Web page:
[0011] In another aspect, the invention relates to a device for attenuating an optical beam which comprises an array of cantilevers, a first array of lensed fibers supported by the cantilevers, and a second array of lensed fibers arranged in opposing relation to the first array of lensed fibers. The second array of lensed fibers have their optical axes normally aligned with the optical axes of the first array of lensed fibers. The device further comprises an array of actuators for selectively deflecting the cantilevers such that an intensity of an optical signal passing between the first array of lensed fibers and the second array of lensed fibers is altered.

[0012] In another aspect, the invention relates to a method for attenuating an optical beam which comprises passing the optical beam between a pair of lensed fibers normally having their optical axes aligned and displacing at least one of the lensed fibers such that the optical axes of the lensed fibers are misaligned and an intensity of the optical beam is altered.

[0013] Other features and advantages of the invention will be apparent from the following description and the appended claims.

BRIEF DESCRIPTION OF DRAWINGS

[0014]FIG. 1A shows a variable optical attenuator having a pair of lensed fibers.

[0015]FIG. 1B shows a pair of lensed fibers having their optical axes laterally misaligned.

[0016]FIG. 1C shows a pair of lensed fibers having their optical axes angularly misaligned.

[0017]FIG. 1D shows a pair of lensed fibers having their optical axes both laterally and angularly misaligned.

[0018]FIG. 2A shows a graph of angular offset versus lateral offset for a pair of lensed fibers having their optical axes both laterally and angularly misaligned.

[0019]FIG. 2B shows a graph of attenuation versus lateral offset for a pair of lensed fibers having their optical axes both laterally and angularly misaligned.

[0020]FIG. 3A shows a perspective view of a MEMS device having a cantilever that supports a lensed fiber and a bimetal actuator for deflecting the cantilever.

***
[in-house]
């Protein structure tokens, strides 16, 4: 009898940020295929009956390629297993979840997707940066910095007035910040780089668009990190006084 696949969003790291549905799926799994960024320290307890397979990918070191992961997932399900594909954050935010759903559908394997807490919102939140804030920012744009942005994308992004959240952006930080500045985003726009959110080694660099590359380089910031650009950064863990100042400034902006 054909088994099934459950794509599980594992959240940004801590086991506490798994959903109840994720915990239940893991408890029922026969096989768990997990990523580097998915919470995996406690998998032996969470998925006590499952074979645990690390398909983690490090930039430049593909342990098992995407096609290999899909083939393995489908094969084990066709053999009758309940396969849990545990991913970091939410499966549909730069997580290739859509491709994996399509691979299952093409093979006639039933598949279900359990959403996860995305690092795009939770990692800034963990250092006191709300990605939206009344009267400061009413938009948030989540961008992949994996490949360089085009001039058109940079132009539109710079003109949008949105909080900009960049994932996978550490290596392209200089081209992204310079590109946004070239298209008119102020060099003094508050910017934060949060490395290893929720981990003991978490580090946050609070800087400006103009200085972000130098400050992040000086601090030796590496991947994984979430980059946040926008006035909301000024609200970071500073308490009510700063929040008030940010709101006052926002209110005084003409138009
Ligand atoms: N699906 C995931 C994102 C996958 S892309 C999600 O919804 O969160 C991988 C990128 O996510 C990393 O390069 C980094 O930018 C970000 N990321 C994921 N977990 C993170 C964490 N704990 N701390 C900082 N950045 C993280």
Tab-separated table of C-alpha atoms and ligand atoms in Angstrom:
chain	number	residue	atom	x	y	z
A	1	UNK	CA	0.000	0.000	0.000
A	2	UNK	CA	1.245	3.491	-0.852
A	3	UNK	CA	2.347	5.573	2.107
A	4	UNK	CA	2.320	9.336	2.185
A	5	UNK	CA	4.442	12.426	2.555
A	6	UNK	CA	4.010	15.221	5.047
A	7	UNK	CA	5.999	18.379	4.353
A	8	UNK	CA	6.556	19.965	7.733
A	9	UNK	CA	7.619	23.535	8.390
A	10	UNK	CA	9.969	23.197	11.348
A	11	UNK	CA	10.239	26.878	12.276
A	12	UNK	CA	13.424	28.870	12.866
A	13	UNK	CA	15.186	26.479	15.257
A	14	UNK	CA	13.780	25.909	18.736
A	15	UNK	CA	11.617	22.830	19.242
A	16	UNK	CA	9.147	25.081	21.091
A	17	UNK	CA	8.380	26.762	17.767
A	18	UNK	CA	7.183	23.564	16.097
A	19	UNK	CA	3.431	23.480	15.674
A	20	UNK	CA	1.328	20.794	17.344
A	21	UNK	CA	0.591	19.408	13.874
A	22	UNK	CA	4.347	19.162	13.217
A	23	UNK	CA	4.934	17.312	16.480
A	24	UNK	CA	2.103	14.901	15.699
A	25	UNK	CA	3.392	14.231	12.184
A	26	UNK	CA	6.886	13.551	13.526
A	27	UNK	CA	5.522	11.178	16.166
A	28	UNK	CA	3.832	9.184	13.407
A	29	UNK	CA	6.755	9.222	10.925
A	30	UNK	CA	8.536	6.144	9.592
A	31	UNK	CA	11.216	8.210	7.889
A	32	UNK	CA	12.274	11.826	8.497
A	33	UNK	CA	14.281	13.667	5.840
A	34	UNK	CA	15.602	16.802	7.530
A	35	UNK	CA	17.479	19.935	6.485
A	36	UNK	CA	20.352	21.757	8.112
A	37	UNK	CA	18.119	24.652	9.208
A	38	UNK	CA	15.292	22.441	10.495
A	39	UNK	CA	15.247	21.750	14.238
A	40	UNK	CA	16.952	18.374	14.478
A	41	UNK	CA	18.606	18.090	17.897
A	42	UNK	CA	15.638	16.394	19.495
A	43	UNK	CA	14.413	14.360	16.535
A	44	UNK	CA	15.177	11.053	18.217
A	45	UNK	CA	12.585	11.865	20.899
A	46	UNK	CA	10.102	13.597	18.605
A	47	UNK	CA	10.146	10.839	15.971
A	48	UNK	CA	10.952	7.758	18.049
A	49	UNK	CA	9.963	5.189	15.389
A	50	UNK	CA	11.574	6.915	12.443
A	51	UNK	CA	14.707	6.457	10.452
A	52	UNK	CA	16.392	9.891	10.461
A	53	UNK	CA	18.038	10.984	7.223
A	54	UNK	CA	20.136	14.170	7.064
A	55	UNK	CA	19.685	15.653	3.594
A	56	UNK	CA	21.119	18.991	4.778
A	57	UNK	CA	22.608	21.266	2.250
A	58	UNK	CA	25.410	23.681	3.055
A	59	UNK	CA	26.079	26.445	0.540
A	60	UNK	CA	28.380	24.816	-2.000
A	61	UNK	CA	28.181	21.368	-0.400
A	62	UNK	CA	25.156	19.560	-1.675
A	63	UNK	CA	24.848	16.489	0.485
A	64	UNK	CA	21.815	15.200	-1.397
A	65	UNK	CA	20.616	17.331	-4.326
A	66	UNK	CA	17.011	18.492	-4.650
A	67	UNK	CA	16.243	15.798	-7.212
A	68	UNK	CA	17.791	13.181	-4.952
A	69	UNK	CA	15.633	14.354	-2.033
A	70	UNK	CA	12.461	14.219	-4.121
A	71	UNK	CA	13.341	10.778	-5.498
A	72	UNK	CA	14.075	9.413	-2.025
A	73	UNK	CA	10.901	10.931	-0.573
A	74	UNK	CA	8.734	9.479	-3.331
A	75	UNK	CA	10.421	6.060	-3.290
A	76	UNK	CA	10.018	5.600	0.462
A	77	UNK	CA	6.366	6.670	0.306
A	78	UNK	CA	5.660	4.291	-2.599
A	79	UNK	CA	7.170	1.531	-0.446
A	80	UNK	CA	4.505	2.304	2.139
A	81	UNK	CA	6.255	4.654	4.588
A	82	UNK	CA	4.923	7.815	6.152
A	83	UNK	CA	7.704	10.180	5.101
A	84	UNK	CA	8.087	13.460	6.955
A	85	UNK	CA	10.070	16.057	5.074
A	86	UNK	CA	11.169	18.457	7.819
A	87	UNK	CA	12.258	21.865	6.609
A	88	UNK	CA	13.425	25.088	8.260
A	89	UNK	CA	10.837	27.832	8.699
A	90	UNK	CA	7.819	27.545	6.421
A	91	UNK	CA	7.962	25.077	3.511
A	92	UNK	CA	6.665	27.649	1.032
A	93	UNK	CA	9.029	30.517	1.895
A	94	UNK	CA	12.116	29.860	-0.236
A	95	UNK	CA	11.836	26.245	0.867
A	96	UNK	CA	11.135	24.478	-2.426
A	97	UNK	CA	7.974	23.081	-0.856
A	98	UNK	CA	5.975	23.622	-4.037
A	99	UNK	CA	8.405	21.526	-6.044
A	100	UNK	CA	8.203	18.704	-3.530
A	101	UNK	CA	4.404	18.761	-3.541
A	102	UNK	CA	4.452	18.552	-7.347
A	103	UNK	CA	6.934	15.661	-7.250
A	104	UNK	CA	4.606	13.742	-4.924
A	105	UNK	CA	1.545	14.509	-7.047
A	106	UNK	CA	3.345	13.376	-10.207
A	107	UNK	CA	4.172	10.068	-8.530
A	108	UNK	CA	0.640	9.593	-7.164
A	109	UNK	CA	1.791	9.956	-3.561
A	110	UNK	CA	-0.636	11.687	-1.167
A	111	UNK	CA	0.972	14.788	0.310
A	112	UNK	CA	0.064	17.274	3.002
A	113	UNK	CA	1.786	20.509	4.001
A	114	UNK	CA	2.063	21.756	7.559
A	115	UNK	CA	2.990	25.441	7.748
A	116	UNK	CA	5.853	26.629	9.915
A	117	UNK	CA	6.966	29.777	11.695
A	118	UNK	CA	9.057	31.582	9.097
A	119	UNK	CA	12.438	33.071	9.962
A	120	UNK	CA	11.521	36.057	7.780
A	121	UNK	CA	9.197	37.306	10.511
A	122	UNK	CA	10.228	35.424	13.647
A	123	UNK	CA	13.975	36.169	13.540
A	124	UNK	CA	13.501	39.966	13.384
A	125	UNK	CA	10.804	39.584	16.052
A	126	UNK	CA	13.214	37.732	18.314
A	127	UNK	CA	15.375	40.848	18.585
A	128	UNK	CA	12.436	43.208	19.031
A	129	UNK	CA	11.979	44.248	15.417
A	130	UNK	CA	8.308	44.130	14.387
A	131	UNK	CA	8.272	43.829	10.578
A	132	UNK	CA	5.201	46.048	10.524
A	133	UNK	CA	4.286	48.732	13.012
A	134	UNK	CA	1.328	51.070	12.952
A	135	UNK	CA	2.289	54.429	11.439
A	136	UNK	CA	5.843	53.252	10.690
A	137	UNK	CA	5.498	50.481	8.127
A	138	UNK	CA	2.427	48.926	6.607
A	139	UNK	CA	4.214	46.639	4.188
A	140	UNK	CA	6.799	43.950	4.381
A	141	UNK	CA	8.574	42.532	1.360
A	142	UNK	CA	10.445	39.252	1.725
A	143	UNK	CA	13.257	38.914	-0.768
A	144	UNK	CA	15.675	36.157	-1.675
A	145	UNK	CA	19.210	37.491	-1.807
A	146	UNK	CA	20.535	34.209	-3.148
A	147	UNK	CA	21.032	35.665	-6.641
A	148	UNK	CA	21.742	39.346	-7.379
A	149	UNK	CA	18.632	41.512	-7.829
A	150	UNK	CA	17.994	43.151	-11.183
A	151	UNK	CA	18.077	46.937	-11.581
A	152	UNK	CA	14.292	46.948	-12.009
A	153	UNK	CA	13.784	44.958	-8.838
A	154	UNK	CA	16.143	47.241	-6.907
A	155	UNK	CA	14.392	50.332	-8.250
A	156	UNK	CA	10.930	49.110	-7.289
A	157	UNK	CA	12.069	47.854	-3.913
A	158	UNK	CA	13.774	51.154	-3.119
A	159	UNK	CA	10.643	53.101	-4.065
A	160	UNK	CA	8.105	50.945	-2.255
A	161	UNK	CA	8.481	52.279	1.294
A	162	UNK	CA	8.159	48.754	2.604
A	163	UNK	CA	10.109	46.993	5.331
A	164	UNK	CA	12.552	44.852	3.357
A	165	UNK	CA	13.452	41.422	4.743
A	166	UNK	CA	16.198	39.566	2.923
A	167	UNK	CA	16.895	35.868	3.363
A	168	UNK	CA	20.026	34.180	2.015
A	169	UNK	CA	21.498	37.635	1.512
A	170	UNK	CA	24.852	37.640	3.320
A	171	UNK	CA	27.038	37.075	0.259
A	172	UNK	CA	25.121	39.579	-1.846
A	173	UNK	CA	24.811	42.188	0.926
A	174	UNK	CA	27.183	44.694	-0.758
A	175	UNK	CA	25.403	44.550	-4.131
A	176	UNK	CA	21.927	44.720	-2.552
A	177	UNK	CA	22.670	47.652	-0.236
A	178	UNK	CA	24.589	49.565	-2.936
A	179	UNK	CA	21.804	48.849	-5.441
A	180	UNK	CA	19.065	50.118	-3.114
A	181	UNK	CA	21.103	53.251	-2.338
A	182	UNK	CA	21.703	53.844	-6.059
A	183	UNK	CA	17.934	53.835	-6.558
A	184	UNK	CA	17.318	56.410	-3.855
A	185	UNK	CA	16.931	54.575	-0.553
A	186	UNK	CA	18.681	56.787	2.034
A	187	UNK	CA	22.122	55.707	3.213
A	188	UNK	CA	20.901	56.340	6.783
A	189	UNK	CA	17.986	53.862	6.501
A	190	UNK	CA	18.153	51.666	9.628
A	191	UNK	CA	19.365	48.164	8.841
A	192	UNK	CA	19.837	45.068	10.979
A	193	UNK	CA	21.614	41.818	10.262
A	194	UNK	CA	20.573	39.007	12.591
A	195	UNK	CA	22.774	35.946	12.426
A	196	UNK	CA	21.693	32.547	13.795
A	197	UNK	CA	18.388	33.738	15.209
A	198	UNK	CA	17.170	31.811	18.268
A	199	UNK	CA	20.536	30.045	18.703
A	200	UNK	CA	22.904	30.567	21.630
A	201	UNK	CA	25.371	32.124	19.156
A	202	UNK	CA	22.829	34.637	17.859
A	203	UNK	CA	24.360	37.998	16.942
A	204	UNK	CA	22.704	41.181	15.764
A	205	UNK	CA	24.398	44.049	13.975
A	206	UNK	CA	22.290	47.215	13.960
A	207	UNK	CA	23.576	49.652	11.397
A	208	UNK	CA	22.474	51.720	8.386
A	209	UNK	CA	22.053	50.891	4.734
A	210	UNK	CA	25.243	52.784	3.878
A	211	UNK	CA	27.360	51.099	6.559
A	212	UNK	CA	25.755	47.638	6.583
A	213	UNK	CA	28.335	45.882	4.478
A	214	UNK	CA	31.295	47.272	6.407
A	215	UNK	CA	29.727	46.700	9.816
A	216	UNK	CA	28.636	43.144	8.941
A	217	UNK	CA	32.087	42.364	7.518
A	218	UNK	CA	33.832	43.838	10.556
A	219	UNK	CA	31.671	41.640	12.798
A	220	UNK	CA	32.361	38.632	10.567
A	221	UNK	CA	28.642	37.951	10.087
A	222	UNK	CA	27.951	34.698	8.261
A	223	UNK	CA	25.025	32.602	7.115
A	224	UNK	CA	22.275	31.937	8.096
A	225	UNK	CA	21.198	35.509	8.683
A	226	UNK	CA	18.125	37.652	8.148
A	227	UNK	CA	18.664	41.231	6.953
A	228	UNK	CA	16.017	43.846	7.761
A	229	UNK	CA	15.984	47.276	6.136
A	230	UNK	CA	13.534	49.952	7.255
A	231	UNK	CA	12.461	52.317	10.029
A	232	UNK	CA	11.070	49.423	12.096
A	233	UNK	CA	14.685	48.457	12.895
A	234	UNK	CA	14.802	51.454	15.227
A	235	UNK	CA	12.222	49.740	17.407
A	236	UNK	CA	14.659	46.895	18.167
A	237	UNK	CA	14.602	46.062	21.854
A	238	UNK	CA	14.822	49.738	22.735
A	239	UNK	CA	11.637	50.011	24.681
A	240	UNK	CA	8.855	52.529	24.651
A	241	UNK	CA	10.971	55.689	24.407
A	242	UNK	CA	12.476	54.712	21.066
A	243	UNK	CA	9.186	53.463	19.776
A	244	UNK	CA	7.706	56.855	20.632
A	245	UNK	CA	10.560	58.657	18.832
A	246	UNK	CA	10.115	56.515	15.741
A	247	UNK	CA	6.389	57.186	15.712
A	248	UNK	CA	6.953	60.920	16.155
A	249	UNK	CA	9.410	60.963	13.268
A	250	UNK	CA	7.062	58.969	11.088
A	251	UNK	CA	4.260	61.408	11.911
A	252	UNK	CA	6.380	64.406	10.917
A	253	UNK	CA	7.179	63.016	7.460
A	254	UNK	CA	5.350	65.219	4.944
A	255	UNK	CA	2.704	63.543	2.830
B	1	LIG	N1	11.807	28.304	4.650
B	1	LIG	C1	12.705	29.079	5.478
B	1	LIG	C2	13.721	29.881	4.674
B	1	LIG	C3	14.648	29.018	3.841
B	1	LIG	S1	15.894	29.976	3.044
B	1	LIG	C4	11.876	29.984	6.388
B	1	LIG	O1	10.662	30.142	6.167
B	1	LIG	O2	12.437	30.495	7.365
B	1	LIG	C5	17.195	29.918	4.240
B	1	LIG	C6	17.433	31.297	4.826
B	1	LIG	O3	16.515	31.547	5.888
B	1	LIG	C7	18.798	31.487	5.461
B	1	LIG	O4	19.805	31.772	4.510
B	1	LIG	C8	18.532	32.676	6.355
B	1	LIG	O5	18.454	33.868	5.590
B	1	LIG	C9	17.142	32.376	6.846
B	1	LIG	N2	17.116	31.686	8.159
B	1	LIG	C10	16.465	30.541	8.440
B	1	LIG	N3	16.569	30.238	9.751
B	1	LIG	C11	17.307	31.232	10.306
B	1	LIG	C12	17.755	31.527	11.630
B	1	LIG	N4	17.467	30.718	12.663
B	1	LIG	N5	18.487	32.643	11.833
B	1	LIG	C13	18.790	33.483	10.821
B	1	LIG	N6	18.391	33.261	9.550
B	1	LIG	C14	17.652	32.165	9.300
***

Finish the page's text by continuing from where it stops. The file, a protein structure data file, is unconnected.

[0021]FIG. 3B shows a side view of the MEMS device shown in FIG. 3A.

[0022]FIG. 3C shows the MEMS device of FIG. 3B in a deflected position.

[0023]FIG. 4 is a top view of a variable optical attenuator that includes a pair of the MEMS device shown in FIG. 3A.

[0024]FIG. 5A shows a microelectronic substrate.

[0025]FIG. 5B shows a thin insulating film deposited on the microelectronic substrate.

[0026]FIG. 5C shows a bimetal strip deposited on the thin insulating film.

[0027]FIG. 5D shows a cavity formed in the microelectronic substrate.

[0028]FIG. 5E shows an electrical contact deposited on the microelectronic substrate.

[0029]FIG. 5F shows the microelectronic substrate undercut to form a cantilever.

[0030]FIG. 6 shows a MEMS device having a cantilever and two bimetal strips deposited on the upper surface of the cantilever.

[0031]FIG. 7 shows a side view of a MEMS device having a cantilever with a constriction formed at the base of the cantilever.

[0032]FIG. 8 shows a vertical cross-section of a MEMS device having a cantilever and bimetal strips deposited on the upper and bottom surfaces of the cantilever.

[0033]FIG. 9A shows an electrostatic actuator for displacing a lensed fiber according to an embodiment of the invention.

[0034]FIG. 9B shows the electrostatic actuator of FIG. 9A in a deflected position.

[0035]FIG. 10 shows a magnetic actuator for displacing a lensed fiber according to an embodiment of the invention.